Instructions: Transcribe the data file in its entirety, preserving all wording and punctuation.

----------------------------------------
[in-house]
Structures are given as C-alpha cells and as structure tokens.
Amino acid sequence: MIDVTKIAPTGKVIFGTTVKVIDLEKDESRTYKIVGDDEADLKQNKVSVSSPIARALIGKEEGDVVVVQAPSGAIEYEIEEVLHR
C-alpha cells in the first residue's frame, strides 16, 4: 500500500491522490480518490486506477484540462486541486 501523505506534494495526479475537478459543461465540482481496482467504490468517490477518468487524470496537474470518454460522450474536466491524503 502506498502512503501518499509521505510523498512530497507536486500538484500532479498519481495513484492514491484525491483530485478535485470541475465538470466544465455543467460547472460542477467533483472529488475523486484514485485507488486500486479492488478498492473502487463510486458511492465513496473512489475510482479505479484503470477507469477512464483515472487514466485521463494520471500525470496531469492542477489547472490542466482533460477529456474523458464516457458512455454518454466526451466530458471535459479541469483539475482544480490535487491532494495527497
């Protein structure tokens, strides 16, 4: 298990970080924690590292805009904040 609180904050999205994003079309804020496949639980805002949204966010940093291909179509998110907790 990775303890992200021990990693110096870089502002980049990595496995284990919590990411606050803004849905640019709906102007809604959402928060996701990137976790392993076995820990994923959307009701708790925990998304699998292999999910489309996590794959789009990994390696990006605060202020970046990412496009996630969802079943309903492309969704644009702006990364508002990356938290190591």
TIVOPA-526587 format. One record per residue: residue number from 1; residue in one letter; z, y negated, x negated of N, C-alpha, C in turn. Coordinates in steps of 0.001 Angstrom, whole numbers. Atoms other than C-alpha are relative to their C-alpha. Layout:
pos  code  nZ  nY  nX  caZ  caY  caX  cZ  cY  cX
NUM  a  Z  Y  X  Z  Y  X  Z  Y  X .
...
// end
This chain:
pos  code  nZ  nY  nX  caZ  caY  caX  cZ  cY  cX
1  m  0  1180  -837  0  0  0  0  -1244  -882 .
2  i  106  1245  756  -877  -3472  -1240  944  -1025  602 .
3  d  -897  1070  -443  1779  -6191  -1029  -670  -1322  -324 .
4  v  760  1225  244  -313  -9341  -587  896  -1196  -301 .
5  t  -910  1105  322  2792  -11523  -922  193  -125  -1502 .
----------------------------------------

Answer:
[in-house]
Structures are given as C-alpha cells and as structure tokens.
Amino acid sequence: MIDVTKIAPTGKVIFGTTVKVIDLEKDESRTYKIVGDDEADLKQNKVSVSSPIARALIGKEEGDVVVVQAPSGAIEYEIEEVLHR
C-alpha cells in the first residue's frame, strides 16, 4: 500500500491522490480518490486506477484540462486541486 501523505506534494495526479475537478459543461465540482481496482467504490468517490477518468487524470496537474470518454460522450474536466491524503 502506498502512503501518499509521505510523498512530497507536486500538484500532479498519481495513484492514491484525491483530485478535485470541475465538470466544465455543467460547472460542477467533483472529488475523486484514485485507488486500486479492488478498492473502487463510486458511492465513496473512489475510482479505479484503470477507469477512464483515472487514466485521463494520471500525470496531469492542477489547472490542466482533460477529456474523458464516457458512455454518454466526451466530458471535459479541469483539475482544480490535487491532494495527497
């Protein structure tokens, strides 16, 4: 298990970080924690590292805009904040 609180904050999205994003079309804020496949639980805002949204966010940093291909179509998110907790 990775303890992200021990990693110096870089502002980049990595496995284990919590990411606050803004849905640019709906102007809604959402928060996701990137976790392993076995820990994923959307009701708790925990998304699998292999999910489309996590794959789009990994390696990006605060202020970046990412496009996630969802079943309903492309969704644009702006990364508002990356938290190591």
TIVOPA-526587 format. One record per residue: residue number from 1; residue in one letter; z, y negated, x negated of N, C-alpha, C in turn. Coordinates in steps of 0.001 Angstrom, whole numbers. Atoms other than C-alpha are relative to their C-alpha. Layout:
pos  code  nZ  nY  nX  caZ  caY  caX  cZ  cY  cX
NUM  a  Z  Y  X  Z  Y  X  Z  Y  X .
...
// end
This chain:
pos  code  nZ  nY  nX  caZ  caY  caX  cZ  cY  cX
1  m  0  1180  -837  0  0  0  0  -1244  -882 .
2  i  106  1245  756  -877  -3472  -1240  944  -1025  602 .
3  d  -897  1070  -443  1779  -6191  -1029  -670  -1322  -324 .
4  v  760  1225  244  -313  -9341  -587  896  -1196  -301 .
5  t  -910  1105  322  2792  -11523  -922  193  -125  -1502 .